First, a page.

PayPal plans to block older browsers
In a White Paper, PayPal's Chief Information Security Offer Michael Barrett and Senior Director of Risk Management Dan Levy describe the measures that could be taken to handle the phishing problem. One of them is to block older browsers.
Barrett and Levy say they could protect users by only sending signed emails from servers that support DomainKeys and Sender Policy Framework (SPF). Providers would then be able to filter out most phishing emails before they ever reach users. PayPal is also working with Iconix, a firm that sells plug-ins for email clients to check email signatures.
PayPal also uses Extended Validation Secure Sockets Layer (EV-SSL) certificates for further protection. Firefox 3 and Internet Explorer 7 correctly display a green address bar if a website has a proper EV-SSL certificate. Security experts at PayPal have found that authentication poses another problem. Phishers can use the user data that they gain to access user accounts. PayPal wants to rule out this possibility by using tokens that provide one-time passwords. This approach is still vulnerable to man-in-the-middle attacks.
PayPal also wants to block access for outdated browsers and those considered unsafe. PayPal's list of safe browsers in the White Paper includes Firefox, Internet Explorer 7, and Opera as of version 9.25. Because Safari does not contain any phishing protection, it was not included in the list of trusted browsers. The version of the web browser previous to the current one reportedly displays a warning, while access to PayPal was blocked completely in older versions. However, PayPal has told ZDNet that Safari is not to be blocked. "We have absolutely no intention of blocking current versions of any browsers, including Apple’s Safari, from our website."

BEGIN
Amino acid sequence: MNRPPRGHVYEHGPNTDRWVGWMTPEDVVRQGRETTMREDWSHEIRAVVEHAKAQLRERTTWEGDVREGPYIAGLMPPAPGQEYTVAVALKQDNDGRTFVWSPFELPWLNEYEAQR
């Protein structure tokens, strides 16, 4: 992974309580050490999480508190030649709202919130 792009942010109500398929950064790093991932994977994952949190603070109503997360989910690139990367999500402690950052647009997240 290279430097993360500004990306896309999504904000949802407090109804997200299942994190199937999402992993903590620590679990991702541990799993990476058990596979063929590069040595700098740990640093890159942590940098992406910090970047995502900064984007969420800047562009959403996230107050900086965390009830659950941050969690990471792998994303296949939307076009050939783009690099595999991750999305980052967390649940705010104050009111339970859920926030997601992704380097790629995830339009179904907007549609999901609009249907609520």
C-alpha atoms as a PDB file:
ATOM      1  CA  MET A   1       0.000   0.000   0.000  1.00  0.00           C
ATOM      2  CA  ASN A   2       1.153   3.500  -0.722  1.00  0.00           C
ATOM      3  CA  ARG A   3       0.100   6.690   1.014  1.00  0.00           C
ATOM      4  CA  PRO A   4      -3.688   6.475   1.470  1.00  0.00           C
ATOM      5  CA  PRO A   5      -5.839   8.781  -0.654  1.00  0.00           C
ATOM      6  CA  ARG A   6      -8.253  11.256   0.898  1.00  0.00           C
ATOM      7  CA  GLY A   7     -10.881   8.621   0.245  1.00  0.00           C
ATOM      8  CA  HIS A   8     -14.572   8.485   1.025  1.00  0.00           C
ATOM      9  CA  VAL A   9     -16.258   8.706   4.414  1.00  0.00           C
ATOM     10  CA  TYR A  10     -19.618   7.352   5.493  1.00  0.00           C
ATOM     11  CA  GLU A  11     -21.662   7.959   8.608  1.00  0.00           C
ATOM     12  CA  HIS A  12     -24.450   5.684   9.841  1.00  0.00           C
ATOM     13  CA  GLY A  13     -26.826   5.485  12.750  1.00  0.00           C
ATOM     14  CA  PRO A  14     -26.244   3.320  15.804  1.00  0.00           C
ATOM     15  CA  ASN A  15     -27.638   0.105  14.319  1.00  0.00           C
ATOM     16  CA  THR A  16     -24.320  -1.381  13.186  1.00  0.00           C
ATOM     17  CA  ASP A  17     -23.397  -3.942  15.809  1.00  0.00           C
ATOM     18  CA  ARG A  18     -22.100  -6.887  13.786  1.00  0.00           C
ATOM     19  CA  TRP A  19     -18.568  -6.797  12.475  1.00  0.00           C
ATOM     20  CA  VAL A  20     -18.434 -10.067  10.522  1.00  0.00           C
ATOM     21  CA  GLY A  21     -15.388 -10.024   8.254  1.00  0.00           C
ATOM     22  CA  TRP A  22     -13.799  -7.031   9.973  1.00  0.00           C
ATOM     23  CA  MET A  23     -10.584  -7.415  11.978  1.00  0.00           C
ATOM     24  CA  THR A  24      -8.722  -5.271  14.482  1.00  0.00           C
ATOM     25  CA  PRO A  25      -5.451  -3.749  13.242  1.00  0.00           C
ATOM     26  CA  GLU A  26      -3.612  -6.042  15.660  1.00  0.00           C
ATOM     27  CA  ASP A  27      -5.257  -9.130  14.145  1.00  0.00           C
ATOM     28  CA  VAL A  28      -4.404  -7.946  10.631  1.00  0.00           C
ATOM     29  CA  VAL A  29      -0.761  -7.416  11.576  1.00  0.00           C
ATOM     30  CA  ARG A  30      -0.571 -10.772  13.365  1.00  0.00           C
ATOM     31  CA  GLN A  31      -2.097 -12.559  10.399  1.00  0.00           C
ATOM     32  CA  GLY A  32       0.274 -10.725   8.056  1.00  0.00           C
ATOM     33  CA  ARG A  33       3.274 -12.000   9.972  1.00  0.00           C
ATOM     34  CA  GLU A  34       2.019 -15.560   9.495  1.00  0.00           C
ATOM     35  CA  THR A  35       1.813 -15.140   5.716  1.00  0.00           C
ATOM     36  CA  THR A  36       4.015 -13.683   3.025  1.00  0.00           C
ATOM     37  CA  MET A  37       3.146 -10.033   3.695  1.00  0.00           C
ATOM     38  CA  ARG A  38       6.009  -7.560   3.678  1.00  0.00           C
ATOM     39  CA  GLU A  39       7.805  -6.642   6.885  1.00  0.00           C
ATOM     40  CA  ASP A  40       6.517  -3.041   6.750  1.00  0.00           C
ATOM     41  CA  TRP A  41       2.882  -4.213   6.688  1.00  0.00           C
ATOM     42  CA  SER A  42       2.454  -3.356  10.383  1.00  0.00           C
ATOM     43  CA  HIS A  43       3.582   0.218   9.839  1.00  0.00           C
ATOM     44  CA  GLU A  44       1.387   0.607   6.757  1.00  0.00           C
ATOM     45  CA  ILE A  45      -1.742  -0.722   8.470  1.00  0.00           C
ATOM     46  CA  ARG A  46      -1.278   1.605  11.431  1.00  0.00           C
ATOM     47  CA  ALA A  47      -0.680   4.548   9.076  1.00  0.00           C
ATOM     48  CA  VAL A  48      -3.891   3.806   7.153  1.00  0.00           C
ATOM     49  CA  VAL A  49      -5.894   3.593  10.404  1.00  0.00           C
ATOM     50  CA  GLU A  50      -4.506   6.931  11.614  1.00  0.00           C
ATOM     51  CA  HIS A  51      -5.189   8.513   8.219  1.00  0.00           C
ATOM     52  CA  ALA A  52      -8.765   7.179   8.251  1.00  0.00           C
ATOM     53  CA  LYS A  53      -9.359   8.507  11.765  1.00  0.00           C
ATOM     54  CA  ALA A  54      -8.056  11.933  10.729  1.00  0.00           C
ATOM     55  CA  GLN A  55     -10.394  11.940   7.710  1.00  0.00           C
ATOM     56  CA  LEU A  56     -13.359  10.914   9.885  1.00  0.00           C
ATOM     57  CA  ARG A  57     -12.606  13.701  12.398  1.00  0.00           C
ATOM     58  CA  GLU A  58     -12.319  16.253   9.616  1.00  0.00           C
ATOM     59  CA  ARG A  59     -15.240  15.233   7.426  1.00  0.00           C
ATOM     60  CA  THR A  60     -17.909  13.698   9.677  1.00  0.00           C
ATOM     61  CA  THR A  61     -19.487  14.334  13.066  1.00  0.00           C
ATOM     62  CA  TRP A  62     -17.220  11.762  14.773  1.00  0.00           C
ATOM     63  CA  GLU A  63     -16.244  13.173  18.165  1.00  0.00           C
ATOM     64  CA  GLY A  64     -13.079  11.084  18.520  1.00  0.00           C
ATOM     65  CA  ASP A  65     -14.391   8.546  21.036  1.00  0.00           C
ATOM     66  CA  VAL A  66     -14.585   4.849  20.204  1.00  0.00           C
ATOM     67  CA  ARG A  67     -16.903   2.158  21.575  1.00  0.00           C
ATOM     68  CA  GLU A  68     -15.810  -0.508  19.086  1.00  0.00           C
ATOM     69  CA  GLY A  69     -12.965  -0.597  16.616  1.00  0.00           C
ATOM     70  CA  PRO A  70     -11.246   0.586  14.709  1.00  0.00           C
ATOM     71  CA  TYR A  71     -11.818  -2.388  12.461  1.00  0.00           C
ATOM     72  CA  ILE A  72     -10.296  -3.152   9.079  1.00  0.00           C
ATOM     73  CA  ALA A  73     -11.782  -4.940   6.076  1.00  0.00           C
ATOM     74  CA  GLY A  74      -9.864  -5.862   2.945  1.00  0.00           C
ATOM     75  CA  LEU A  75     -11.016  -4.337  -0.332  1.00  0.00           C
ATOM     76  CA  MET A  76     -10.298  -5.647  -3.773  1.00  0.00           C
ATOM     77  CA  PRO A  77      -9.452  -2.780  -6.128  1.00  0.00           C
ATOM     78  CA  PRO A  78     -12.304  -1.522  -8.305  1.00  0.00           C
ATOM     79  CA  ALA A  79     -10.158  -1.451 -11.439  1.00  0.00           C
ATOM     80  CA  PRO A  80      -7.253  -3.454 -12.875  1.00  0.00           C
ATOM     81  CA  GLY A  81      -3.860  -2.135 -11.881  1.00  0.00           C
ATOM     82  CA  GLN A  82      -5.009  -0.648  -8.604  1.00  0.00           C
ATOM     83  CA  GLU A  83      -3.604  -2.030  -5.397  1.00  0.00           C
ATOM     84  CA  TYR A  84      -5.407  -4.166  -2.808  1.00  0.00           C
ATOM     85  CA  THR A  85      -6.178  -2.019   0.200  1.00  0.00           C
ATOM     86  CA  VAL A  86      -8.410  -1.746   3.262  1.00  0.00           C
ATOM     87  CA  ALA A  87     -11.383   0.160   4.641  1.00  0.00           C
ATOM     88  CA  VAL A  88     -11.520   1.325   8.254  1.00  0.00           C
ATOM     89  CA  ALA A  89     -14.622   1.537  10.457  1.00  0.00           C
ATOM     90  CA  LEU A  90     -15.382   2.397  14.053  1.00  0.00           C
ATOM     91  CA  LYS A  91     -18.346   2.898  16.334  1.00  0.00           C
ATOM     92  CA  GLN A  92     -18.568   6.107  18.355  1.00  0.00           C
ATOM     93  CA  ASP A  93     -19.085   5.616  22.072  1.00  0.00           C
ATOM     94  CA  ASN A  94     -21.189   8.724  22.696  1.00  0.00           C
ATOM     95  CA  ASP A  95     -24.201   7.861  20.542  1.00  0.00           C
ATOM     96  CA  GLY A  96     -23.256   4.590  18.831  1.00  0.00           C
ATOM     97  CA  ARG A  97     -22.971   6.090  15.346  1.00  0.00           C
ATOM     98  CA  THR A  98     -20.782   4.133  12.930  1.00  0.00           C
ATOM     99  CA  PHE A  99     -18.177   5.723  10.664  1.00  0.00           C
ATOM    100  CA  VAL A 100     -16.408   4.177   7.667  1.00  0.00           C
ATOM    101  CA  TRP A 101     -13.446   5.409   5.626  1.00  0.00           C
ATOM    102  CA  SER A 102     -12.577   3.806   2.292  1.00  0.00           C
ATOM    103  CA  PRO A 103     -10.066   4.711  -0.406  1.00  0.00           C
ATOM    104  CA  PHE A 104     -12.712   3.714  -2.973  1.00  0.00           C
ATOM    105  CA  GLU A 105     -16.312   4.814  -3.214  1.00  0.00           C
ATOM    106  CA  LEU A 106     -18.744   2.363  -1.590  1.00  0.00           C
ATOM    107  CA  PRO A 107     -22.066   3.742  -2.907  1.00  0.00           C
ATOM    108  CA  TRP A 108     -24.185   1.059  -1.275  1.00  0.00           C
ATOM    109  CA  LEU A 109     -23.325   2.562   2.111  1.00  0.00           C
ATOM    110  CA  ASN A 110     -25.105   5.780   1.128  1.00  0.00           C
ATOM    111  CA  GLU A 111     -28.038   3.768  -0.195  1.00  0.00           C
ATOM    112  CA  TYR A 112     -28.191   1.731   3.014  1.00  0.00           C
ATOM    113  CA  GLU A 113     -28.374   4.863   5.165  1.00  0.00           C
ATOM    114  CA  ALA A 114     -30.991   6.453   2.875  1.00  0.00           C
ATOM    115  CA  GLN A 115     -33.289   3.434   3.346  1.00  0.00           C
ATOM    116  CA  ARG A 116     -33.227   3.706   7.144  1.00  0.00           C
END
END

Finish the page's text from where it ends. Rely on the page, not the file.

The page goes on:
PayPal might also block other web browsers. At the Usability, Psyschology, and Security Conference 2008 in San Francisco, researchers from the University of California gave a presentation in which they pointed out potential security holes in web browsers on such mobile devices and games consoles as Apple's iPhone, Nintendo's Wii and DS. Some security mechanisms are apparently not implemented in these browsers, and the low display resolution of these units means that URLs are not completely displayed, which makes phishing attacks easier. In addition, users of such units are more likely to click on links in emails because the software keyboard is harder to use for the input of addresses.
- A Practical Approach to Managing Phishing (PDF), white paper by Michael Barrett and Dan Levy